aka The Great Train Robbery, Pinnacle, pb, 1976.
Why She Cries, I Do Not Know. Dodd Mead, hc, 1972.
The Undertaker Wind. Dodd Mead, hc, 1973.
The Man with Two Clocks. Dodd Mead, hc, 1974.
Hunter of the Blood. Dodd Mead, hc, 1977.
The Slow Gallows. Dodd Mead, hc, 1979.
Robert Wade titles:
The Stroke of Seven. Morrow, hc, 1965.
Knave of Eagles. Random House, hc 1969.
Guilty Bystander (1950) adapted from Guilty Bystander. Starring Zachary Scott and Faye Emerson.
A Cry in the Night (1956) adapted from All Through the Night. Starring Edmond O’Brien and Natalie Wood.
Touch of Evil (1958) adapted from Badge of Evil. Starring Charlton Heston and Janet Leigh.
Kiss Her Goodbye (1959) adapted from Kiss Her Goodbye. Starring Andrew Prine, Steven Hill, and Sharon Farrell.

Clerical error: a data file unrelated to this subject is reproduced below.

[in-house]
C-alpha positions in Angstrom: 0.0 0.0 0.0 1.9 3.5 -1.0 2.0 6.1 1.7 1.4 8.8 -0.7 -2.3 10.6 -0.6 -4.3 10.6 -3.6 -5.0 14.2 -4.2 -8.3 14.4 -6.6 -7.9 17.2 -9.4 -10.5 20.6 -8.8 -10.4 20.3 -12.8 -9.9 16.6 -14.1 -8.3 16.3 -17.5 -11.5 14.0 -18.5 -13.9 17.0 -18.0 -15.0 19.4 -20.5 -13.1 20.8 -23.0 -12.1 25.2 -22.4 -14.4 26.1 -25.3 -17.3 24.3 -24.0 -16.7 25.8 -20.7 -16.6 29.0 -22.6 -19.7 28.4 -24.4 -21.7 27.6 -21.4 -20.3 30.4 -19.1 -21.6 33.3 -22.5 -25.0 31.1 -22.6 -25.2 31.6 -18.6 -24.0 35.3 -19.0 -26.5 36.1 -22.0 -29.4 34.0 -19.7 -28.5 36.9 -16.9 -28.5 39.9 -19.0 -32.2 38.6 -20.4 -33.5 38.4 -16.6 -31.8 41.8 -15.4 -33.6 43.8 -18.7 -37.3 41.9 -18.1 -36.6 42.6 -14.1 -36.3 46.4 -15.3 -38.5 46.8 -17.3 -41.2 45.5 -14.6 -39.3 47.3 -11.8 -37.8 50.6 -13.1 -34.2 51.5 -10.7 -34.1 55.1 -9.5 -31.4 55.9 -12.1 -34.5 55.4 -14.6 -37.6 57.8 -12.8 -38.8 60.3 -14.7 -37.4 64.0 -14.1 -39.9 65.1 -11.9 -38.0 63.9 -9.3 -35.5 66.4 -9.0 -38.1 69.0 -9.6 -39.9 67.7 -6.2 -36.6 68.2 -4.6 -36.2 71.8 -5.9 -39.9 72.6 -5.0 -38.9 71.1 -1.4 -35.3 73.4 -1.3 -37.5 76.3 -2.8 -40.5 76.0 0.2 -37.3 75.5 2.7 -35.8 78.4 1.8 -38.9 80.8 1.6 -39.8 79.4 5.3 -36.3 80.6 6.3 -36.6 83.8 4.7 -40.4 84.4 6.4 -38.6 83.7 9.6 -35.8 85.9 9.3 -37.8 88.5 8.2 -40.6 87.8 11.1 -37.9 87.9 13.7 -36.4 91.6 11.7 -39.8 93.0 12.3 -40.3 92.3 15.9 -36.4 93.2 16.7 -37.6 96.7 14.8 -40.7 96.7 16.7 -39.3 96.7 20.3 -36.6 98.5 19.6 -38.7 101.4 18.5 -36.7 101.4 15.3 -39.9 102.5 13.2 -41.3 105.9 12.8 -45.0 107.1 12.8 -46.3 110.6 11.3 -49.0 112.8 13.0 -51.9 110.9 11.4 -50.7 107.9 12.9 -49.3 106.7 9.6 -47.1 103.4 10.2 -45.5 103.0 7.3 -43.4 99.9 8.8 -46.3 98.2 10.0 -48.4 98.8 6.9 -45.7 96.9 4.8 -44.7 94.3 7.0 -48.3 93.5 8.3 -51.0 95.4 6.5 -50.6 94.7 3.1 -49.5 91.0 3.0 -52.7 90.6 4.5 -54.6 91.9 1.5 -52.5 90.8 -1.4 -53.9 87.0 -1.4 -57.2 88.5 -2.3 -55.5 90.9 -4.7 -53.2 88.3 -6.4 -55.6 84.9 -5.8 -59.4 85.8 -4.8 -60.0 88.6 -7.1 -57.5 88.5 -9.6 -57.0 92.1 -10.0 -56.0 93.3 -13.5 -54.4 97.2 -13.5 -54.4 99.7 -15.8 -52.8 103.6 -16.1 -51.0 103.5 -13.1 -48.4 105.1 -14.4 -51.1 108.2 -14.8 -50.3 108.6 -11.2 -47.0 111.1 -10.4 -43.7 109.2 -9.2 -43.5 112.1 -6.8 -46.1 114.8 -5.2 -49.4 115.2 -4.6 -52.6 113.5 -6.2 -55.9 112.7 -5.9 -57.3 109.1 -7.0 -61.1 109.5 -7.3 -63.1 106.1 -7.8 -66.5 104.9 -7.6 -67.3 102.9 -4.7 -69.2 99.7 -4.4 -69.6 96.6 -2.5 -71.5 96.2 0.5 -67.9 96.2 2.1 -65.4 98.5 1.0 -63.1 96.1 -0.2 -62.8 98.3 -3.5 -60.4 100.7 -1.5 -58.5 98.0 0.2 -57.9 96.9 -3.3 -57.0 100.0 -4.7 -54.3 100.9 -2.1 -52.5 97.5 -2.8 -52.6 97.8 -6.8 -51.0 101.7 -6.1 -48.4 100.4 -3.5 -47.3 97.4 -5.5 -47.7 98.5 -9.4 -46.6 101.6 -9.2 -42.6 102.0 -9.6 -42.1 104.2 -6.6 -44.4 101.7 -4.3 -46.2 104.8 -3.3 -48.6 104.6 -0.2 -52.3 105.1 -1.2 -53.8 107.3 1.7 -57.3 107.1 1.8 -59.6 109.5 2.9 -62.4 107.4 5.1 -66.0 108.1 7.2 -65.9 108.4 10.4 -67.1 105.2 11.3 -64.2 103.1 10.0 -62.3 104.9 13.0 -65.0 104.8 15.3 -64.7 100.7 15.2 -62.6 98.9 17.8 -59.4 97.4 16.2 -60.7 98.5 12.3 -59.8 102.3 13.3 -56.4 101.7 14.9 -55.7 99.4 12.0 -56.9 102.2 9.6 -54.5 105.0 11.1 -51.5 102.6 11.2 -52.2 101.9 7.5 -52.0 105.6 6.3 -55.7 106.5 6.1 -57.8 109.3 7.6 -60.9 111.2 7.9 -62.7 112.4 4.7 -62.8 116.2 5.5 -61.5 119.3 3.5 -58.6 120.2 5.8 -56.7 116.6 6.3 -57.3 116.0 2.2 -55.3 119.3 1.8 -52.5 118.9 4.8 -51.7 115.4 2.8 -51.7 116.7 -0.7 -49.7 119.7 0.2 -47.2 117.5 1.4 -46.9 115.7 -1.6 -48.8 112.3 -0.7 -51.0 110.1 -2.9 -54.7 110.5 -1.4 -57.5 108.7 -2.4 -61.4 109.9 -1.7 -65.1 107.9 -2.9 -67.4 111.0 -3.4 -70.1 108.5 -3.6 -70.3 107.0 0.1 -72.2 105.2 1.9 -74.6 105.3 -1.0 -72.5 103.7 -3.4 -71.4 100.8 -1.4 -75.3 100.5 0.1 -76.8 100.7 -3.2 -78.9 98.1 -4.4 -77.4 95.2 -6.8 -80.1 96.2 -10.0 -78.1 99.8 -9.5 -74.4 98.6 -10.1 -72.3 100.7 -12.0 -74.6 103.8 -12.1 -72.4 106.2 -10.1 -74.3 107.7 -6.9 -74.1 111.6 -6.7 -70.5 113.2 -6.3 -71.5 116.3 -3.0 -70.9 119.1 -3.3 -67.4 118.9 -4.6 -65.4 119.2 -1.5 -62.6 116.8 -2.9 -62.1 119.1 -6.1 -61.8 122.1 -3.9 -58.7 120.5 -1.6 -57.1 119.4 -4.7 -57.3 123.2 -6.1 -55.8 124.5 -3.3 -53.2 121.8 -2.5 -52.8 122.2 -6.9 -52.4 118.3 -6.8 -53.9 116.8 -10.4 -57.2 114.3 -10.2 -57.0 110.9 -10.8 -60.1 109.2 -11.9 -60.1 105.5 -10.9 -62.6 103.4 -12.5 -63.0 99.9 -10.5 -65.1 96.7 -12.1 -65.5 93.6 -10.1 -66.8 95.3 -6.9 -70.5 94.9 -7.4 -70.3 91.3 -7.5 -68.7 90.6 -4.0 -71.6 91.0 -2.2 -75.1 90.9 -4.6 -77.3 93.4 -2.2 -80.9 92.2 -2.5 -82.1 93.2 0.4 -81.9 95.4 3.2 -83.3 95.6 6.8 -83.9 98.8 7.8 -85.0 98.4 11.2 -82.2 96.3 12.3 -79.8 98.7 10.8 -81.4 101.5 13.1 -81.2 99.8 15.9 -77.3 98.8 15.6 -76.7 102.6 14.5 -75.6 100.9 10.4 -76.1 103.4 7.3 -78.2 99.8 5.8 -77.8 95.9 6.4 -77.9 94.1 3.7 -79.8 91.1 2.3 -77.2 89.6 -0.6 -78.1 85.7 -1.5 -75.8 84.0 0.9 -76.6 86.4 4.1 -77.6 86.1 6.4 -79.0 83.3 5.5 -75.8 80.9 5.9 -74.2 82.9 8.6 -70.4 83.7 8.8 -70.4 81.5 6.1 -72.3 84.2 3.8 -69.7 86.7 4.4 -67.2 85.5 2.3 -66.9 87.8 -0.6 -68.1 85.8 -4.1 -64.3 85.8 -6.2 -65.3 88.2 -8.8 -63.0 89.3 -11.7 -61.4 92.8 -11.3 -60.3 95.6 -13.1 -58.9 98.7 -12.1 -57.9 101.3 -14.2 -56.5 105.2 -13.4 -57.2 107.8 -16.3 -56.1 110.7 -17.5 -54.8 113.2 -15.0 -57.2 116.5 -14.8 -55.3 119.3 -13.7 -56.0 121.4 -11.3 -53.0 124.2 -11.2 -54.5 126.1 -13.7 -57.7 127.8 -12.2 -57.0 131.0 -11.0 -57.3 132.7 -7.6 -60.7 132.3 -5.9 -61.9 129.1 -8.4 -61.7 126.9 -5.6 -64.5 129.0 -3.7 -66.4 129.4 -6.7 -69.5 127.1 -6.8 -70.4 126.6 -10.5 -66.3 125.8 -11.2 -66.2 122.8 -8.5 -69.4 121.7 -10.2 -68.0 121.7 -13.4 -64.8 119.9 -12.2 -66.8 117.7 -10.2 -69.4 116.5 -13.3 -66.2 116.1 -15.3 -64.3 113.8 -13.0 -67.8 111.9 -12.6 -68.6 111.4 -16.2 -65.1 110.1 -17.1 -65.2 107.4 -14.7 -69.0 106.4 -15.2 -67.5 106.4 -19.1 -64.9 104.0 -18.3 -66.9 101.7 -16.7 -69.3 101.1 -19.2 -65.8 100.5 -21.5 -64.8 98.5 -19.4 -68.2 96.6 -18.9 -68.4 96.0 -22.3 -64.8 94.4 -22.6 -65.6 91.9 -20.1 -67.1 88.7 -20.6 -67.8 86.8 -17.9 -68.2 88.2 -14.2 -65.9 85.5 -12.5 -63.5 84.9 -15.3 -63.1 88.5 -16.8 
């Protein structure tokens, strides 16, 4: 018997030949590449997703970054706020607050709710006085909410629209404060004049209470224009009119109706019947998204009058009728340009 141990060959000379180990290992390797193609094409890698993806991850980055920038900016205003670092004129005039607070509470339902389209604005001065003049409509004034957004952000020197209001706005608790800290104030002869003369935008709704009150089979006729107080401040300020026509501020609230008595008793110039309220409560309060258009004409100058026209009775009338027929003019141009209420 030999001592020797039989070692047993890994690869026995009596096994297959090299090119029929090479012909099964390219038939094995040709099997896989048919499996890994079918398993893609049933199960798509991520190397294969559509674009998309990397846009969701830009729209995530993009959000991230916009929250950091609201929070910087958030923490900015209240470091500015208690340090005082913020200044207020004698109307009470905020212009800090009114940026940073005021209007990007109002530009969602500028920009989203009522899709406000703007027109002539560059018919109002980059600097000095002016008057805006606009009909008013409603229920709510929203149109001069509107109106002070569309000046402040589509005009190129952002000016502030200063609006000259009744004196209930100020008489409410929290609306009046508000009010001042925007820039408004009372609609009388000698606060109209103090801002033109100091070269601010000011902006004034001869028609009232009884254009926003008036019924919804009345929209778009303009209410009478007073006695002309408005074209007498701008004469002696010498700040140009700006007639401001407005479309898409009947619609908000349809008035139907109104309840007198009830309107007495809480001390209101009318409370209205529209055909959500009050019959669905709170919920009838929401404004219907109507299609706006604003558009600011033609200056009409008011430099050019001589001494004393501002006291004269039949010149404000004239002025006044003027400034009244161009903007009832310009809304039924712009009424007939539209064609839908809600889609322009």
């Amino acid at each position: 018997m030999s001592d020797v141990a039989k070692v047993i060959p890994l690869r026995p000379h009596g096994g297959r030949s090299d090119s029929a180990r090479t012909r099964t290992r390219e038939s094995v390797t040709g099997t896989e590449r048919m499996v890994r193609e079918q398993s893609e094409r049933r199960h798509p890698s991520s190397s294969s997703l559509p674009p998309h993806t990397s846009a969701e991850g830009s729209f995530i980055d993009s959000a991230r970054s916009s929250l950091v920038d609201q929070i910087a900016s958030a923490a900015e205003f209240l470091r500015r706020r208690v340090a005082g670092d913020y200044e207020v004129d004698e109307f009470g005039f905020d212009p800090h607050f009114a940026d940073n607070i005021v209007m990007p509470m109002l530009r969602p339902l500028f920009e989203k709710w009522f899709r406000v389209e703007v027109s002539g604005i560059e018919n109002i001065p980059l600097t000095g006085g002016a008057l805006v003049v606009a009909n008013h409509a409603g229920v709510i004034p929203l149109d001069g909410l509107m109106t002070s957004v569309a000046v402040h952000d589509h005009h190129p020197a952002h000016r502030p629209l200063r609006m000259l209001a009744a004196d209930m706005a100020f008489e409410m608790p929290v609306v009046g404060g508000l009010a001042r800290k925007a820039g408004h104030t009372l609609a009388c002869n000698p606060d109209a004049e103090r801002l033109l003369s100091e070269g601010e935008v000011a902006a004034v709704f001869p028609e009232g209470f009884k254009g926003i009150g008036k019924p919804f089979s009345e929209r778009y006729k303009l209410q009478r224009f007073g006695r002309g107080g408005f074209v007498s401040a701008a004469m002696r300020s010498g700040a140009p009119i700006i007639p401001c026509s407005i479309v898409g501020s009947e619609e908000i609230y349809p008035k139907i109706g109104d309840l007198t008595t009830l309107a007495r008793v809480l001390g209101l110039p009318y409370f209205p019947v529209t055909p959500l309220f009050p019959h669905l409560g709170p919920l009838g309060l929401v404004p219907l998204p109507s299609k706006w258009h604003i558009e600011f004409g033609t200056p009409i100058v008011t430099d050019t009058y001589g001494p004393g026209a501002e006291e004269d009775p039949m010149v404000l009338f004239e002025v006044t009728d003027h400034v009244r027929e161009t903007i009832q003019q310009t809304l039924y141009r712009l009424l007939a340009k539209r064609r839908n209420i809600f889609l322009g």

The Yellow Canary (1963) adapted from Evil Come, Evil Go. Starring Pat Boone and Barbara Eden. Script by Rod Serling.
Kitten with a Whip (1964) from Kitten with a Whip. Starring Ann-Margret and John Forsythe. Screenwriter & director: Douglas Heyes.
Warning Shot (1967) adapted from 711–Officer Needs Help. Starring David Jansen and Ed Beagley.
Television Screenplays: [This section is almost assuredly incomplete.]
South of the Sun. March 3, 1955. CBS Climax series. Starring Jeffrey Hunter and Margaret O’Brien.
The Woman in His Life. 1958. NBC The Investigator series. Starring Jeff Pryor and Lloyd Pryor.
Invitation to an Accident. 1959. CBS Alfred Hitchcock Presents series. Starring Gary Merrill.
The Manhunter. Adapted from the novel The Killer. 1968. Ron Roth Productions at Universal TV. Directed by Don Taylor. Starring Sandra Dee and Roy Thinnes.
The Death of Me Yet. Adapted from the Whit Masterson novel of the same name. 1971. Aaron Spelling Productions. Directed by John Llewellyn Moxey. Starring Doug McClure and Darren McGavin.
It seems that by the application of a literary Gresham’s Law, bad private detectives drive out good ones. How else can one explain the short career of Max Thursday who left the scene after only six novels, published 1947 to 1951, while Mike Hammer, with his appeal to the horny teenager in many of us, went on so much longer.